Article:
by Ratirat Osiri, Museum Technician
Today’s highlighted artifact is one of the biggest and the oldest trowels in our collection, used in laying the cornerstone of St. Andrew’s Episcopal Church in Harlem on this day 129 years ago, October 16th, 1889.
It was made out of sterling silver with an ebony handle by the famous Tiffany & Co. The detailed inscription records that the trowel was a gift from Republic Lodge No. 690 to the Rector, George R. Van De Water, and that the Church is located between 127th Street and Fifth Avenue.
The ceremony and the trowel were also mentioned in the following day’s New-York Tribune newspaper:
The cornerstone of the new St. Andrew Protestant Episcopal Church. Fifth-ave. and One-hundred-and-twenty-seventh-st., was laid yesterday with impressive ceremonies. The trowel used by Bishop Potter for putting the stone in place was a solid silver one present to the Rev. Dr. Van de Water, rector of St. Andrew’s, by the Republican Lodge, F. and A.M….Under the cornerstone were placed the two other [corner]stones …1
It is evident that the newspaper reporter mistakenly identified the Lodge as Republican rather than Republic Lodge. Republic Lodge No. 690 was warranted in 1869 and was working up until 1980, at which time it consolidated with Bunting-Charity Lodge No. 727, which is still in existence today.
The same report also revealed that the cornerstone was actually the third cornerstone of St. Andrew’s Church, the first church having been built in 1829 and the second one in 1872 after the first church was burned. The church then relocated to the present location and held the above-described cornerstone-laying ceremony. According to the church’s history, it is the first Episcopal church in East Harlem. 2-5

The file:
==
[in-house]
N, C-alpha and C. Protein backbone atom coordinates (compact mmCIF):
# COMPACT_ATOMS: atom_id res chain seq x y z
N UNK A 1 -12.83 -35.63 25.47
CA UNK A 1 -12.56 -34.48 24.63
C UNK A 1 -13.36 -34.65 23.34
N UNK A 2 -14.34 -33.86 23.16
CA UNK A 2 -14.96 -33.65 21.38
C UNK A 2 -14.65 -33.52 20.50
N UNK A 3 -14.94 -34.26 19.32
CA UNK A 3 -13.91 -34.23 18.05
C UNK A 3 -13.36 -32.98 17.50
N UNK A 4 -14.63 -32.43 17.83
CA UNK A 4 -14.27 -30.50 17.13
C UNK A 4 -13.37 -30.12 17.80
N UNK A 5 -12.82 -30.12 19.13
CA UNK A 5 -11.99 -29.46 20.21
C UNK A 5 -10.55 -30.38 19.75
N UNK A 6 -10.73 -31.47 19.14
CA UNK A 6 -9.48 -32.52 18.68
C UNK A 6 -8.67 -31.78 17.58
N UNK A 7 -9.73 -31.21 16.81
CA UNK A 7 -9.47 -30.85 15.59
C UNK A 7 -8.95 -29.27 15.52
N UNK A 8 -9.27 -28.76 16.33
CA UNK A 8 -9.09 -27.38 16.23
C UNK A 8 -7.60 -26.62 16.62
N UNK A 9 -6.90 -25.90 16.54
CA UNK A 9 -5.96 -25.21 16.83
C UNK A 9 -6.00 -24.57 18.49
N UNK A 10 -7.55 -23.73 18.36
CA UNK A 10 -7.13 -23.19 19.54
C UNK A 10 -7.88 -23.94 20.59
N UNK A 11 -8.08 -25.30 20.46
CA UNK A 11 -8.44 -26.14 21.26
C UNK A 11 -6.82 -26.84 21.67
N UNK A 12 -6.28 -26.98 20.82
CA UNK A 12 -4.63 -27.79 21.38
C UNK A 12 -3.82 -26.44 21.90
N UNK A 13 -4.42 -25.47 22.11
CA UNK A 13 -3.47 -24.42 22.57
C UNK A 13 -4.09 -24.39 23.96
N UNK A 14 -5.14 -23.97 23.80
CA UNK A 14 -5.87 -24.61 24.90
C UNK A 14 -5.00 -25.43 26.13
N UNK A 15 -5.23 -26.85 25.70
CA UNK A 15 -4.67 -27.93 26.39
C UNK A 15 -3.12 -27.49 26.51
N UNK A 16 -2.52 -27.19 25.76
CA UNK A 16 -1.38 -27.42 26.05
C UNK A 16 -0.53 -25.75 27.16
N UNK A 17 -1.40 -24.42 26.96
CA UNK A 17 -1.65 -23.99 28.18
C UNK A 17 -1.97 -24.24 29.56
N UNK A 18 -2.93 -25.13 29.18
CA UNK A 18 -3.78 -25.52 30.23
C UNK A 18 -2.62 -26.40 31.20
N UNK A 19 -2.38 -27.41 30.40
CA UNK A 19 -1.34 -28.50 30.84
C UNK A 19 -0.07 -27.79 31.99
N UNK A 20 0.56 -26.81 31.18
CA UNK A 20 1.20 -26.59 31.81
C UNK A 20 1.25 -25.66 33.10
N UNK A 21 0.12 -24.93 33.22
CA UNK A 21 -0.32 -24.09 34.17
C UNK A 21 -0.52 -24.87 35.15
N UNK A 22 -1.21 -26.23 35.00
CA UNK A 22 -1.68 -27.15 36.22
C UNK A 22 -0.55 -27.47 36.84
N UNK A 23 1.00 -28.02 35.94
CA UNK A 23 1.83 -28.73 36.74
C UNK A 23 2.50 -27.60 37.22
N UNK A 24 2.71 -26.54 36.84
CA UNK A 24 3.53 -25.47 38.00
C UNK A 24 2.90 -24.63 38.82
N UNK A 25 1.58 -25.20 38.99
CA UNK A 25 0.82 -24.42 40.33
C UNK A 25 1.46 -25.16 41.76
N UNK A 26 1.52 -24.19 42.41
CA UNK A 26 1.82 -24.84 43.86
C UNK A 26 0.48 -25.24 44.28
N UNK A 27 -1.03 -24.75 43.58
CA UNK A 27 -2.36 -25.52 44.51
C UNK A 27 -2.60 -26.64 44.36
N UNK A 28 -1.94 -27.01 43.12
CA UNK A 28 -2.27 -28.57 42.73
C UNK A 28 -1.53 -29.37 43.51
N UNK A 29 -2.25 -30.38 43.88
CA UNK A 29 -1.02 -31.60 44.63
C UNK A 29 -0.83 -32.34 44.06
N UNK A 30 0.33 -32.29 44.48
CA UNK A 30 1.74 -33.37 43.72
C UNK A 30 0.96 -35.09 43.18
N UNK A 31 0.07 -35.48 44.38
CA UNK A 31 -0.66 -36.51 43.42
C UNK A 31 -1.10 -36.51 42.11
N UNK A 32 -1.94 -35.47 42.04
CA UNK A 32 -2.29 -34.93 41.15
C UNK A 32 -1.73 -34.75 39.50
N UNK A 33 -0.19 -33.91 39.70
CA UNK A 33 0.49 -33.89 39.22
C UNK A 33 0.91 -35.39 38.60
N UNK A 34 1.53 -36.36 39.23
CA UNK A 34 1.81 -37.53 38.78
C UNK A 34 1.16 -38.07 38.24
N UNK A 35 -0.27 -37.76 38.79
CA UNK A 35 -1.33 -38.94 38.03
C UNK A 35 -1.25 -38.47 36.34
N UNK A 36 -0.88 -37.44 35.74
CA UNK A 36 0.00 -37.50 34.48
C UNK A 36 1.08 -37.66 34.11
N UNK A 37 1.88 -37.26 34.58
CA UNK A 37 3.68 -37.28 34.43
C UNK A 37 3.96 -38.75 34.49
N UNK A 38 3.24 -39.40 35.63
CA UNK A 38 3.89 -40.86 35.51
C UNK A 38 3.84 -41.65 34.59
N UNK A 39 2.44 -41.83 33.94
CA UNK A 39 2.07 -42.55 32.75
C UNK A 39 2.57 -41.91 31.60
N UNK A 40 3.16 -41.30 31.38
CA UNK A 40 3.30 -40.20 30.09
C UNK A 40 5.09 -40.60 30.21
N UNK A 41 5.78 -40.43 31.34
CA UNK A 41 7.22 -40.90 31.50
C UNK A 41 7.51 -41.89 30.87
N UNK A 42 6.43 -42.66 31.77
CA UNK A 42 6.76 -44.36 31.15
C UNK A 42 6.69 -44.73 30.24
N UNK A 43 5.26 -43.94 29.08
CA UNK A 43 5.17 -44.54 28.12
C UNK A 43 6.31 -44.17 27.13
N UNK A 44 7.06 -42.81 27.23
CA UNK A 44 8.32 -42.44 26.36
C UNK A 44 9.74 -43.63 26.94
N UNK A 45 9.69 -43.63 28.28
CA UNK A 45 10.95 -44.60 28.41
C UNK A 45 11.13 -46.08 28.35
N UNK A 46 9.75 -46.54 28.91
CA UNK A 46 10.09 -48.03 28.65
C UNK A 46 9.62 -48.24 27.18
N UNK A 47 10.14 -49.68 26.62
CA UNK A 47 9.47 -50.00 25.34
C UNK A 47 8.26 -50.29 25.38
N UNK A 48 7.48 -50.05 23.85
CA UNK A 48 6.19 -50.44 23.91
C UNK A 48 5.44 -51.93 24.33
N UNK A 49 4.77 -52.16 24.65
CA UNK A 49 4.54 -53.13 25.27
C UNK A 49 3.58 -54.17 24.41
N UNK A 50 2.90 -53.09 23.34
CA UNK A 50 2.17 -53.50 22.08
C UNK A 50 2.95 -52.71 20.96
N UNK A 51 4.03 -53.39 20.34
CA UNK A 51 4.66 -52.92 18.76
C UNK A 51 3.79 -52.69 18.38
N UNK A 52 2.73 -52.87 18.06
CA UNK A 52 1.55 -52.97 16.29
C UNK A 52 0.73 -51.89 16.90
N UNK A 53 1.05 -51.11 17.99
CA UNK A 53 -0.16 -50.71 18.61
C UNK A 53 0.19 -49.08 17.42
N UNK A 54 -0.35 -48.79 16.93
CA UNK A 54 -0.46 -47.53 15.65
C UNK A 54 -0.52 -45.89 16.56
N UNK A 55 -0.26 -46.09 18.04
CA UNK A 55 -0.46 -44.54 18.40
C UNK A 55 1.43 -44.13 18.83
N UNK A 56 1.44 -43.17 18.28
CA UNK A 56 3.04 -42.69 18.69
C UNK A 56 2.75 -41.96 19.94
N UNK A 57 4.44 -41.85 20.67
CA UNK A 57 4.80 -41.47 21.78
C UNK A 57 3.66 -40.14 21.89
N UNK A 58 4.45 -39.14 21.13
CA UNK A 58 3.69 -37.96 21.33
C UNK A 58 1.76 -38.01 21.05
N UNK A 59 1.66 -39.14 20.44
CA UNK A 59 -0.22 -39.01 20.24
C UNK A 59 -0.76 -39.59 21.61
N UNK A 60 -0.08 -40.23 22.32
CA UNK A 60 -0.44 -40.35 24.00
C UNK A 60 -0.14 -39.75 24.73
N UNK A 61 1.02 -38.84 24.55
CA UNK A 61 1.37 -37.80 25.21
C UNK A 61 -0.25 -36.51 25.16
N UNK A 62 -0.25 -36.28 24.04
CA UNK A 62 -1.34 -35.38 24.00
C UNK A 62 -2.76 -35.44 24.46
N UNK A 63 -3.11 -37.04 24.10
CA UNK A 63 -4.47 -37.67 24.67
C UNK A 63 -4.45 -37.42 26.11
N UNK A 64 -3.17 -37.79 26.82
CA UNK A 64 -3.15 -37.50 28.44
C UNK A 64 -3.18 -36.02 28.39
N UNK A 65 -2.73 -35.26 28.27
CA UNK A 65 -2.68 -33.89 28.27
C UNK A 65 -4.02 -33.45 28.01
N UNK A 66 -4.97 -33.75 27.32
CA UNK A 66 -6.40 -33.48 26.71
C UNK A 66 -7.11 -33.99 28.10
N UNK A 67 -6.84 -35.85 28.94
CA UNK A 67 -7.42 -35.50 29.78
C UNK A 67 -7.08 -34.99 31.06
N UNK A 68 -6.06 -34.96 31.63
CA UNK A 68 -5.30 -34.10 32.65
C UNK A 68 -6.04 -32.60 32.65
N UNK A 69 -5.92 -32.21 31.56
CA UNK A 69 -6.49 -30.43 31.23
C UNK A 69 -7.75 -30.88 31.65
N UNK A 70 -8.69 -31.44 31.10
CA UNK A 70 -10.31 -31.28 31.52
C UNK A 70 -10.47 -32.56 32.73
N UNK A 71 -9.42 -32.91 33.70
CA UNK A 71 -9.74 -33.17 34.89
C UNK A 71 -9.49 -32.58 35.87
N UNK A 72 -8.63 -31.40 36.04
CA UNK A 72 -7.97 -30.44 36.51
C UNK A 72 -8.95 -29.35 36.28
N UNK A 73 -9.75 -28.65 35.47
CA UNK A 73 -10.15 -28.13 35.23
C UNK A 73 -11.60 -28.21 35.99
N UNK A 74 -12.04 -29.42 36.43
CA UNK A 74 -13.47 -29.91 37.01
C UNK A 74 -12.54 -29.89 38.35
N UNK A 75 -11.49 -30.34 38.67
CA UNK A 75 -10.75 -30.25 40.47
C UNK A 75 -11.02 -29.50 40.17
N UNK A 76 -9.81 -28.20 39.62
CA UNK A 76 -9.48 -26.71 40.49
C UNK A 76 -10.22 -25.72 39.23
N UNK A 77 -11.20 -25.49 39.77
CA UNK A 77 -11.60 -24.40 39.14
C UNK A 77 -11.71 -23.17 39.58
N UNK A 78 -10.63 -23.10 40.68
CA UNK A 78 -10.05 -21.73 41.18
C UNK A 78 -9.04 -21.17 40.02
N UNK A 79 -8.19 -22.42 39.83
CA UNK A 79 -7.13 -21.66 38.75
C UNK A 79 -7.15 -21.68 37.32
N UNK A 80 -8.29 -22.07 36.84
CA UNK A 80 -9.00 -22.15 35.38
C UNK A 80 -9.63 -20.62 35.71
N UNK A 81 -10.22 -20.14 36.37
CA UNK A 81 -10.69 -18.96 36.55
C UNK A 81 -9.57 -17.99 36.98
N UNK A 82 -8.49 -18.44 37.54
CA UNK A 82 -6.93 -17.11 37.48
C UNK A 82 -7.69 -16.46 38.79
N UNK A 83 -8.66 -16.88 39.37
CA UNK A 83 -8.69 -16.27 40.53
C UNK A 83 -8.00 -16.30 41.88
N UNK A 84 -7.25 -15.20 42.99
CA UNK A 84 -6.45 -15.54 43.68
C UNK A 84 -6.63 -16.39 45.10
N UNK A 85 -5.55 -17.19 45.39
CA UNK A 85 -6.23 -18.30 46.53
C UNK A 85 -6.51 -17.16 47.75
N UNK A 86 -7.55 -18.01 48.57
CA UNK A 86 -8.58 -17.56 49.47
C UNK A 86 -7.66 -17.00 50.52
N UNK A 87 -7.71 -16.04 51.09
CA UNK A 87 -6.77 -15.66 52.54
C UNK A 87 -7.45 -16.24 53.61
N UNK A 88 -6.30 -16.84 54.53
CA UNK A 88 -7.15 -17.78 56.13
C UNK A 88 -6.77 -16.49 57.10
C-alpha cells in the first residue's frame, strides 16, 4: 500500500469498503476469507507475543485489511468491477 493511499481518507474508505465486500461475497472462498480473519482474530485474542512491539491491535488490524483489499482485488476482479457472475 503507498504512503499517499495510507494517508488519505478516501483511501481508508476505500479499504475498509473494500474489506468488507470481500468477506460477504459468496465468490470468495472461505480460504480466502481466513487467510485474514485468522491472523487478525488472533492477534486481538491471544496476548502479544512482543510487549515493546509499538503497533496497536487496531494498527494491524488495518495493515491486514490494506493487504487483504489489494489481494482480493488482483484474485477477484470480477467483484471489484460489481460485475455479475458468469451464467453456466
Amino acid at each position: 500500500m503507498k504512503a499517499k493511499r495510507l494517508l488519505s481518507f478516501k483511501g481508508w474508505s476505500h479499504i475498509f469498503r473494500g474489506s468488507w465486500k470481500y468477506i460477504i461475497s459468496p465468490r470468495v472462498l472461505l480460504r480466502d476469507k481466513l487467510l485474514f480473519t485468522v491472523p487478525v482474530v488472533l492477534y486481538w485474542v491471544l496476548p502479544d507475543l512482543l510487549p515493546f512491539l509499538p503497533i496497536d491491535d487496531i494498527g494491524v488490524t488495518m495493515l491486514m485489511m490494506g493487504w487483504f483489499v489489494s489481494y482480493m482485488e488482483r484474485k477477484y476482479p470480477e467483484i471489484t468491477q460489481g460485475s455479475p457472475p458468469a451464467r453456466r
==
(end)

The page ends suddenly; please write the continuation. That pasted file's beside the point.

The important name appearing on the trowel and in the newspaper is George R. Van De Water, the Rector of St. Andrew Church at that time. The Grand Lodge of New York published a sermon of his to be distributed among the Lodges in 1908.6 He was later appointed as the Grand Chaplain of the Grand Lodge of the State of New York from 1910 to 19177 and delivered several sermons to the Masons during his term of service as Grand Chaplain.8
From the day the cornerstone was laid, St. Andrew’s Episcopal Church has been offering services to their patrons and to the Harlem community through generations. We are proud to have in our care this artifact which reflects both the history of New York City and New York Freemasons .
1. New-York Tribune. (New York [N.Y.]), 17 Oct. 1889. Chronicling America: Historic American Newspapers. Lib. of Congress.
2. George Roe Van De Water, Project Canterbury
3. Jacot, Mary A. “The Story of the Twenty-Five Years’ Rectorship of George R. Van De Water, (1913).” Transcribed by Wayne Kempton, Project Canterbury, 2013
4 “Memorial Minute Drafted by the Committee Appointed by Bishop Manning for the Memorial Service of the Rev. George Roe Van De Water Held at the Cathedral of St. John the Divine March 18, 1925.” Transcribed by Wayne Kempton, Project Canterbury, 2012,
6. Van de Water, George, Sermon and Address published by order of the Grand Lodge of New York of Free and Accepted Masons of the State of New York For Distribution Among the Lodges, 1908
7. Proceedings of the Grand Lodge of the State of New York, 1910 -1917
8. Van de Water, George, A Collection of Sermons, 1908-1914: Masonic Teaching, Bible Truth (1908), The Truth about Freemasonry (1911), The Plumb Line (1912), A Man and a Mason (1913), The Latent Power of Masonry (1914), Masonry and War (1916), Grand Lodge, New York, 1908-1914
Featured Cover Image and Artifact detail: Artifact photo: Ratirat Osiri, Museum Technician
St. Andrew’s Episcopal Church, courtesy of Wikipedia user Americasroof
George R. Van De Water, courtesy of Project Canterbury